Impact of high-dose chemotherapy and autologous transplantation as first-line therapy on the survival of high-risk diffuse large B cell lymphoma patients: a single-center study in Japan

Shojiro Inano, Makoto Iwasaki, Yoshihiro Iwamoto, Yuki Sueki, Akiko Fukunaga, Soshi Yanagita, Nobuyoshi Arima
International Journal of Hematology 2014, 99 (2): 162-8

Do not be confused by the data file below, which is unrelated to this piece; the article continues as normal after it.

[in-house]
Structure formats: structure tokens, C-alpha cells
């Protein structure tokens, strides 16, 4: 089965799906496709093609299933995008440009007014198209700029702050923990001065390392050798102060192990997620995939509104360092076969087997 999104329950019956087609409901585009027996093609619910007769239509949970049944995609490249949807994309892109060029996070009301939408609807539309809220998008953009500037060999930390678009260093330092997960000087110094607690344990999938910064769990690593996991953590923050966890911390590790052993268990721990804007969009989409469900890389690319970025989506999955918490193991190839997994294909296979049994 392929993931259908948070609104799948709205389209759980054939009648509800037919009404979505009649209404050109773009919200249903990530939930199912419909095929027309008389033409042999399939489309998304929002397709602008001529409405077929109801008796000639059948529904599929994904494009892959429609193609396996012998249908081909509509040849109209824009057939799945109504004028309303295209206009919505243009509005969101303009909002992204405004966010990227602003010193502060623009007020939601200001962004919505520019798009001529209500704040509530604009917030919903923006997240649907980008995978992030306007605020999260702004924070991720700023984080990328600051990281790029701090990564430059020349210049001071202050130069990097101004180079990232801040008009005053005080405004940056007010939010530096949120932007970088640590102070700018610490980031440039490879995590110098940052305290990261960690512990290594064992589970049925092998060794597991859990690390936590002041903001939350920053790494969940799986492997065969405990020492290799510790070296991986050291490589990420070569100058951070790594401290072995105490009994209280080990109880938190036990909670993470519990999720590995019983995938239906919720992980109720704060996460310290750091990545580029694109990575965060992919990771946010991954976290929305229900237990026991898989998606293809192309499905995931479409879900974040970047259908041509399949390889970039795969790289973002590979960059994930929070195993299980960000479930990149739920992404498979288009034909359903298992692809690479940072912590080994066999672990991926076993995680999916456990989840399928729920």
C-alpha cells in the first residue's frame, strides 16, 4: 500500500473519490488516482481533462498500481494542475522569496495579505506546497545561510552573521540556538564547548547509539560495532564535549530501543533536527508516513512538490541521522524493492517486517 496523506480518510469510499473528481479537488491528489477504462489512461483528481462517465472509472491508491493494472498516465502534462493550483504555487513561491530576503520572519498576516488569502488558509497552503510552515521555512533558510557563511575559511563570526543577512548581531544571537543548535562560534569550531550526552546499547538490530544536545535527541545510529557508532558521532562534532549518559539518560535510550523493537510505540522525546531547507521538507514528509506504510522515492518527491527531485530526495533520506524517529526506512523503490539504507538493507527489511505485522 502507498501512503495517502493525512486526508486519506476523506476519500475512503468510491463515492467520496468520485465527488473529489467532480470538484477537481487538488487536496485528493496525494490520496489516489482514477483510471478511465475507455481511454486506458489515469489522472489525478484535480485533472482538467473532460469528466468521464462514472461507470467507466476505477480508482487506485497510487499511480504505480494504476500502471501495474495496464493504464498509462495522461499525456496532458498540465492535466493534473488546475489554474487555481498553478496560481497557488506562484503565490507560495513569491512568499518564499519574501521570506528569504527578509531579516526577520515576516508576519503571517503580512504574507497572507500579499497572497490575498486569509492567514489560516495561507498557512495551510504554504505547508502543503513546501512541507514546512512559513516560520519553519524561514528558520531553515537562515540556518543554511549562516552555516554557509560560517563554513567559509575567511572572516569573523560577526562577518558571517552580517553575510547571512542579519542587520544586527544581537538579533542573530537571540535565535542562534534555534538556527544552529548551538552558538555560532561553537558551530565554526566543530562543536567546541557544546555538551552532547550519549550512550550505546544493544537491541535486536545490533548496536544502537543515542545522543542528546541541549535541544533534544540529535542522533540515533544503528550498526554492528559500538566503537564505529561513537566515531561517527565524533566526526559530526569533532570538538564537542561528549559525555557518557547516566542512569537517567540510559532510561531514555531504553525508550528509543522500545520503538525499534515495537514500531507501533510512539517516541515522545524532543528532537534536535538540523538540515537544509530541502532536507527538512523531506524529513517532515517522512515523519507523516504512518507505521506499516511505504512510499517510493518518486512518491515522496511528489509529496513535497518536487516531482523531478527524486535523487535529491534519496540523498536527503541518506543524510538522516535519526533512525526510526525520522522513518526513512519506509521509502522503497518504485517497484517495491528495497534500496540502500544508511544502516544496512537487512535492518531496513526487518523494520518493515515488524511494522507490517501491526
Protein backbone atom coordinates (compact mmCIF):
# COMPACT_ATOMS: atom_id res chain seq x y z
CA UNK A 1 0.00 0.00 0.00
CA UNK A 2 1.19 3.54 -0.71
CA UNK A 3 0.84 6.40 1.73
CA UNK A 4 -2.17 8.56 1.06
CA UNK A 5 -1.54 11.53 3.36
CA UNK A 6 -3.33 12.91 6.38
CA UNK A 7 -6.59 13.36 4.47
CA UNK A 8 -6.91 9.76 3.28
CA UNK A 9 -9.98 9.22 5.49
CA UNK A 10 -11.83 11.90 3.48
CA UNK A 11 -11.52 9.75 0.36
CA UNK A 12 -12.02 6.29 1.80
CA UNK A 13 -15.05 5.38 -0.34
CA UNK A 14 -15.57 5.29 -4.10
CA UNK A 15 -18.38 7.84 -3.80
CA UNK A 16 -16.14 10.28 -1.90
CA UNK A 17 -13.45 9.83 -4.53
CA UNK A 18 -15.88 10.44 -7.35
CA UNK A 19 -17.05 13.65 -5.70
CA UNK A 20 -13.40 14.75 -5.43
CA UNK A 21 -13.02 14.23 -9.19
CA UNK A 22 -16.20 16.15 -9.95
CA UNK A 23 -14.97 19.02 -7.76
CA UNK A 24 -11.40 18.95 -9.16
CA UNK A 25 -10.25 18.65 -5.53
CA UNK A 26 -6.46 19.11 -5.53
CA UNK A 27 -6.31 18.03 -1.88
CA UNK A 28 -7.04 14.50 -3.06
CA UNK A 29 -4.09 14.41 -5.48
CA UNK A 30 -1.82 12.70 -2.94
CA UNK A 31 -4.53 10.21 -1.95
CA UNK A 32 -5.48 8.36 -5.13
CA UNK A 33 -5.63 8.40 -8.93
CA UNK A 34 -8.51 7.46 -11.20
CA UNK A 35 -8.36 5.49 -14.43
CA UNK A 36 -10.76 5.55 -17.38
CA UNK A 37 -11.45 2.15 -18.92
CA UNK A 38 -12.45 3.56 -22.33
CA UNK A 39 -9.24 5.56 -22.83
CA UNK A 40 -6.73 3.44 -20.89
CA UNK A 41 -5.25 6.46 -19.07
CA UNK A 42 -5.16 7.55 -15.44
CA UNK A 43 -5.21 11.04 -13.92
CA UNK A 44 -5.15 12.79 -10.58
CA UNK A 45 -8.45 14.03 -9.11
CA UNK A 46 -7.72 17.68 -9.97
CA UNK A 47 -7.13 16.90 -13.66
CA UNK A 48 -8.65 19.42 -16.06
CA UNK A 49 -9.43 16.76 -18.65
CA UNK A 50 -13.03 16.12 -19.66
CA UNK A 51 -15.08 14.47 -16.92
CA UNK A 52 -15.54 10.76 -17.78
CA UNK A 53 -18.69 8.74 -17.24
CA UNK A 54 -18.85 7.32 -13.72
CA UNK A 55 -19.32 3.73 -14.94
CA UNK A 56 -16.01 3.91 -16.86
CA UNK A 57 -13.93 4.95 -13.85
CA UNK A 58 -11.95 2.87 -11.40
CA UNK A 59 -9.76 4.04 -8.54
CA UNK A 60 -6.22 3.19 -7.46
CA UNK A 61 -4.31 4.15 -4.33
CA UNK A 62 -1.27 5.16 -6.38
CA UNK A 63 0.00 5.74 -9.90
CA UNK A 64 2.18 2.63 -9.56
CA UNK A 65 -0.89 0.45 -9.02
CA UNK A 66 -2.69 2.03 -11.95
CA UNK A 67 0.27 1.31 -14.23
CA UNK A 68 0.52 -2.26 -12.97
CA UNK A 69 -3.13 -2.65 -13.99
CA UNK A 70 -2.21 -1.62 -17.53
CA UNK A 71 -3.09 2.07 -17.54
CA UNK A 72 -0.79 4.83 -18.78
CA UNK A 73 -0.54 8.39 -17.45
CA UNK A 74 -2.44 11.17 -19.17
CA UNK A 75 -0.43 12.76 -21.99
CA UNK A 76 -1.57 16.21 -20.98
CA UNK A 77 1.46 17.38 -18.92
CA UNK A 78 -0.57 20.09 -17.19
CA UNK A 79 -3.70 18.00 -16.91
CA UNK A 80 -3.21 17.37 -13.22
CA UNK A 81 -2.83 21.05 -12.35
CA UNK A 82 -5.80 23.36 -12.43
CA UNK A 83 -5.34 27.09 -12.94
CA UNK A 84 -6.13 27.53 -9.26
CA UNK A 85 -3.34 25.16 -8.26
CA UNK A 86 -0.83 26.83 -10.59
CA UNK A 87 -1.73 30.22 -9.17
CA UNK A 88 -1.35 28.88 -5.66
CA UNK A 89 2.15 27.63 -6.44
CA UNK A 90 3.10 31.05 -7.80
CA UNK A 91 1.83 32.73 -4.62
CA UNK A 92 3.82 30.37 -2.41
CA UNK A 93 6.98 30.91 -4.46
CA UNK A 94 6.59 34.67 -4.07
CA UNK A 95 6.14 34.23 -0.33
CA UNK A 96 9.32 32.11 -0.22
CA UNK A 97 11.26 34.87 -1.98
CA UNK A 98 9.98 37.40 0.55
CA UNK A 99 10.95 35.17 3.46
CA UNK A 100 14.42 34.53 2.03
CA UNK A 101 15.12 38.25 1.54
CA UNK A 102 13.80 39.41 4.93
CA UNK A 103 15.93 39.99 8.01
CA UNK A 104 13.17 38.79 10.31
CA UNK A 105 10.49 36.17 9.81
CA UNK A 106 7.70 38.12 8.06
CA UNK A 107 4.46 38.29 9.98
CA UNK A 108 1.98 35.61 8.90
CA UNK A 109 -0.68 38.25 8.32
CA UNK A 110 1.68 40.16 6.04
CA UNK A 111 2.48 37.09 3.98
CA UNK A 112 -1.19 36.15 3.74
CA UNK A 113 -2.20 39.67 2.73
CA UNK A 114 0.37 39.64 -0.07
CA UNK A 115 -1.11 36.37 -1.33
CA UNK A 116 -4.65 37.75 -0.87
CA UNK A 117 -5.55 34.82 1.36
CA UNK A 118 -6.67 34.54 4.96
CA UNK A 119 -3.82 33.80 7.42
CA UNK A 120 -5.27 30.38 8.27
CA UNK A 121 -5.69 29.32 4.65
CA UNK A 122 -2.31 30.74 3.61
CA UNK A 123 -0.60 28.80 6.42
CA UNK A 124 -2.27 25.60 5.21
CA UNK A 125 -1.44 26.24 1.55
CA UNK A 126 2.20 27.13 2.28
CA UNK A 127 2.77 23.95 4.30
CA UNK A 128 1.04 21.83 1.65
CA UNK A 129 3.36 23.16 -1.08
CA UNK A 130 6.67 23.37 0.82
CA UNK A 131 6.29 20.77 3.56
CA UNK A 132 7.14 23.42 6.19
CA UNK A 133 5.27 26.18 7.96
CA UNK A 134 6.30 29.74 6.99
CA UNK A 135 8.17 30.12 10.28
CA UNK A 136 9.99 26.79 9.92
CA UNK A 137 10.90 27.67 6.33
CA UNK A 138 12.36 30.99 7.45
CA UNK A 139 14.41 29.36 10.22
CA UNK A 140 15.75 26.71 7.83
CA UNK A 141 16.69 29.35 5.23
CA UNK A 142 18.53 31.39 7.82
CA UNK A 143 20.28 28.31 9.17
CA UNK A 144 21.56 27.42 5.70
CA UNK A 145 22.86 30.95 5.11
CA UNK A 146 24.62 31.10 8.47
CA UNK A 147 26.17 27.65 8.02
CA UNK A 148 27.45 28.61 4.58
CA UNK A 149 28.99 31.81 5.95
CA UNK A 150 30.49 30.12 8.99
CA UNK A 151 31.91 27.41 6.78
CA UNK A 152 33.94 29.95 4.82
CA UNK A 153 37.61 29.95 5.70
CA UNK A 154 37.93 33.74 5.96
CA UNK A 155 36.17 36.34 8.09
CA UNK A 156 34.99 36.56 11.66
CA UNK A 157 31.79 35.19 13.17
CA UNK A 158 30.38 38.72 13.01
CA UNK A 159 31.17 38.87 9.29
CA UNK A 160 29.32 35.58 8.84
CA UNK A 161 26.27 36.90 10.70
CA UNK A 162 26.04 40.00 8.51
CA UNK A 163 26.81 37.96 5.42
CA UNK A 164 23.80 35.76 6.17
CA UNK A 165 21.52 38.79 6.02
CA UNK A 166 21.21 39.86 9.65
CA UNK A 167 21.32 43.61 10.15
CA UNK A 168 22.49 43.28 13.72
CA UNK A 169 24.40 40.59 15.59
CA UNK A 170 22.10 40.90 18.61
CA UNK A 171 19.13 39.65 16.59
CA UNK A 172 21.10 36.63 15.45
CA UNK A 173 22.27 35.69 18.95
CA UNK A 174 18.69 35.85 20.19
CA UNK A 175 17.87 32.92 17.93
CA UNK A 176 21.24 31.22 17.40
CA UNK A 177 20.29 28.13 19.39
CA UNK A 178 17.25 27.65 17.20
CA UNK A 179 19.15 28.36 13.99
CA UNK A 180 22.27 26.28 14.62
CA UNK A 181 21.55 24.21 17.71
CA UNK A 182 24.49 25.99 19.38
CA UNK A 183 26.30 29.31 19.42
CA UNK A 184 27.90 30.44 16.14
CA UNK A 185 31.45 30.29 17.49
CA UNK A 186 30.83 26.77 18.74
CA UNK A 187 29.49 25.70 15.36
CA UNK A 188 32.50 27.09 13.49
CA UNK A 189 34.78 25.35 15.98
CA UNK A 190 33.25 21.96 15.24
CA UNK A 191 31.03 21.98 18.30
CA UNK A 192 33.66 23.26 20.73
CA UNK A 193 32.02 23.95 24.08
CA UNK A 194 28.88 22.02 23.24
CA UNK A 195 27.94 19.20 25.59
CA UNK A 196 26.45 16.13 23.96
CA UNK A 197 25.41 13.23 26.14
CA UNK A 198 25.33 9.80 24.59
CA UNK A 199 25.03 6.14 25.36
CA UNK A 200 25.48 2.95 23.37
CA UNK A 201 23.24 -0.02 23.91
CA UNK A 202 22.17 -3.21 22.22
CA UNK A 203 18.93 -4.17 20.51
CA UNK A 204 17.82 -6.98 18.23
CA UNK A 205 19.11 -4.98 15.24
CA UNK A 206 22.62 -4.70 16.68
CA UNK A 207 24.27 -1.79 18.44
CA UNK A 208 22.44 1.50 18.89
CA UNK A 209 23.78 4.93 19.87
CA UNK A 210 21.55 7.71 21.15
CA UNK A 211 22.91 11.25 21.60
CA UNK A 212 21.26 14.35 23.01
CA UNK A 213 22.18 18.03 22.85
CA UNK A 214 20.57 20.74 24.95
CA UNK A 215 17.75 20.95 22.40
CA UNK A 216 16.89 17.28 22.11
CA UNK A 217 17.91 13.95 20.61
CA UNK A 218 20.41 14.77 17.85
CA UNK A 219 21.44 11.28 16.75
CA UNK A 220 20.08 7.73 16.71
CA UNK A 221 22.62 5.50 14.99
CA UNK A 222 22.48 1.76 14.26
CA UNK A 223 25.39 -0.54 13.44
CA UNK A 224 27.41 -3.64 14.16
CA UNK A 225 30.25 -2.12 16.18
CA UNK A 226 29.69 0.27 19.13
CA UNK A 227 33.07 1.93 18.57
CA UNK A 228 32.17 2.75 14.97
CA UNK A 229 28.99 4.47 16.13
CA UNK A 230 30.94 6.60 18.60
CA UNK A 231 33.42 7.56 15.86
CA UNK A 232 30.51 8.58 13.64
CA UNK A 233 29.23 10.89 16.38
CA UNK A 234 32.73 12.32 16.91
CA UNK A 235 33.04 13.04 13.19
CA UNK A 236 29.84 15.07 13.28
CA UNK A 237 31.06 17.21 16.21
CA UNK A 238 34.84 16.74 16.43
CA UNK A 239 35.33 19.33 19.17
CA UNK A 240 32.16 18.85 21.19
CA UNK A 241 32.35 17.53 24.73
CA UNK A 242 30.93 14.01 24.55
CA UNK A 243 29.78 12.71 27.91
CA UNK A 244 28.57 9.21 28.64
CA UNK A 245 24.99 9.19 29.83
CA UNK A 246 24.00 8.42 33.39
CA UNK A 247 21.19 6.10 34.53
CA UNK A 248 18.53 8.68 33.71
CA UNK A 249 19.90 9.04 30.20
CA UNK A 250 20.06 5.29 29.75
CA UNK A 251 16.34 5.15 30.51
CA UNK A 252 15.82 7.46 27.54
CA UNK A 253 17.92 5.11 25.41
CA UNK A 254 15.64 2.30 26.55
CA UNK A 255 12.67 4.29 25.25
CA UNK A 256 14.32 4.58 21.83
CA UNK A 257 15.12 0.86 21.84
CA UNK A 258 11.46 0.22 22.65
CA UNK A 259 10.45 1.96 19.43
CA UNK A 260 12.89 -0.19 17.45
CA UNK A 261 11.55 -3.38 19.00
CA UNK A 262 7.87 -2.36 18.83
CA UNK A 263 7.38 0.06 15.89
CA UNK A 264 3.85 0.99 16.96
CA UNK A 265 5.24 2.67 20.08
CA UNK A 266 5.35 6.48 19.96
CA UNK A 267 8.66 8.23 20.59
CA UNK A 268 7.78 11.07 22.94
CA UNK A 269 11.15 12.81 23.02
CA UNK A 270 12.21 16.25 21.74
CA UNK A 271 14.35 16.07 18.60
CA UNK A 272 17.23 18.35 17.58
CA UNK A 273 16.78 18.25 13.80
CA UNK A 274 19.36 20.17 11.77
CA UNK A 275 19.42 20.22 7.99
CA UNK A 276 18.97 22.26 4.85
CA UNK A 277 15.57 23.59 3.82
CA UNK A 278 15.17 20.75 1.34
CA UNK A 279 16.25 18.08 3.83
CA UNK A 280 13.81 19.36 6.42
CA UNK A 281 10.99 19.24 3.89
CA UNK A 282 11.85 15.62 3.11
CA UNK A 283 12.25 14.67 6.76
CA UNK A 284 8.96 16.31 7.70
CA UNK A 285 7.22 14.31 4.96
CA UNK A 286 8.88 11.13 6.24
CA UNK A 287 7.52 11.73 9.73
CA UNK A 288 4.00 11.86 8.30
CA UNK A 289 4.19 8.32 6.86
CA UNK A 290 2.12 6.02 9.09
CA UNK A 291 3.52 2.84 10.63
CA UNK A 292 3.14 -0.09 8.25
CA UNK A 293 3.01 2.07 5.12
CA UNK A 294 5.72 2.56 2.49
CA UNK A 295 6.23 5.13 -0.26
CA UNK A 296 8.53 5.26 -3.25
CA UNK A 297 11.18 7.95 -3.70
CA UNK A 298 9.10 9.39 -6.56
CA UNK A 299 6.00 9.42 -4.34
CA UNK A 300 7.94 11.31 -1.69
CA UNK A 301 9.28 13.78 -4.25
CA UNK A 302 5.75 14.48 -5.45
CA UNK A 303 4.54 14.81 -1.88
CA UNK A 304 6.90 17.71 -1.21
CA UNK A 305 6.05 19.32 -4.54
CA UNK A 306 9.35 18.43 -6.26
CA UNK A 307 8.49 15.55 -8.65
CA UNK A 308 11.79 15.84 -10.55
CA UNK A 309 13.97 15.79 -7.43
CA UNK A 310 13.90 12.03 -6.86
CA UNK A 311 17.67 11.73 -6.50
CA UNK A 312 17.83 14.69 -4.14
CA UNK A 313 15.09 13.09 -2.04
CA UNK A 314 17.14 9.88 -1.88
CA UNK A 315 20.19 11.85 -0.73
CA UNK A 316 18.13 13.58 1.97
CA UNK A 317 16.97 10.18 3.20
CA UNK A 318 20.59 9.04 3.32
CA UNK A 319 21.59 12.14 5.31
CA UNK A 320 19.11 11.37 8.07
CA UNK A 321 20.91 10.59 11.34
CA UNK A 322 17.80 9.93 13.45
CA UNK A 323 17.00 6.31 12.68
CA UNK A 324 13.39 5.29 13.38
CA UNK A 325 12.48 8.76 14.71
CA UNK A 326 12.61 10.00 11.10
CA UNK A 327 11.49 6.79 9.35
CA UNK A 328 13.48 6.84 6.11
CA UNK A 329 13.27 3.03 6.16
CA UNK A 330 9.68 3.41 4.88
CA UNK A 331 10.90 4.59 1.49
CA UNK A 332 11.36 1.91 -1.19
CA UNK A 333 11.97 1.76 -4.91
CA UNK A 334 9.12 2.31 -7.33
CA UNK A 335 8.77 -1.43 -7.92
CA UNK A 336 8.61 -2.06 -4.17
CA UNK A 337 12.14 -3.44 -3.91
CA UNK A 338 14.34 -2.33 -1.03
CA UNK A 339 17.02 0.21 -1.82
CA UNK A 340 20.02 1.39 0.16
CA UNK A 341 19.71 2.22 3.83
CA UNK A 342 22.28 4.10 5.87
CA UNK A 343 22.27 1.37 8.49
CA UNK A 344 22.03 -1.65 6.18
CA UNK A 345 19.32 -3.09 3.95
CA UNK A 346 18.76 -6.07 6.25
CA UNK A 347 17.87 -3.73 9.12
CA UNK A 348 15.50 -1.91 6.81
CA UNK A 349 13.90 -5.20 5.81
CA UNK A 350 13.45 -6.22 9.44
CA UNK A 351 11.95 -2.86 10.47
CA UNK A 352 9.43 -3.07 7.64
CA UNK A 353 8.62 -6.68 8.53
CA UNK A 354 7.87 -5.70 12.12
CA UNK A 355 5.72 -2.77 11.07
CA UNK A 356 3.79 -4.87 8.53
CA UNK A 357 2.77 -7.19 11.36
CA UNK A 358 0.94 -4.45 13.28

High-dose chemotherapy (HDT), together with autologous stem cell transplantation (ASCT), plays an important role in the treatment of diffuse large B cell lymphoma (DLBCL), especially as second-line therapy. However, its significance in up-front settings remains to be elucidated. In our institute, patients with DLBCL in both the high-intermediate and high international prognostic index (IPI) groups initially underwent CHOP/R-CHOP treatment followed by HDT/ASCT at upfront settings between 2002 and 2011. We retrospectively analyzed 25 patients who were all treated with upfront HDT/ASCT. We excluded one patient who failed to undergo transplantation because of primary refractory disease from the analysis. The median follow-up was 77 months (range 17-110 months). Five-year overall survival (OS) and progression-free survival (PFS) were 91.7 and 79.2 %, respectively, which were higher than the equivalents in previous studies. The OS and PFS in the high-risk group were lower than those in the high-intermediate group. Treatment-related mortalities or fatal complication were not observed. Our results confirm that HDT/ASCT for high-risk aggressive lymphoma is a feasible and promising therapy, but patients with high IPI continued to have poor prognoses; improvements in treatment strategy are clearly needed. Since HDT/ASCT is an aggressive treatment option associated with long-term complications, we need to identify patient groups that will gain the maximum benefit from HDT/ASCT in the upfront setting.

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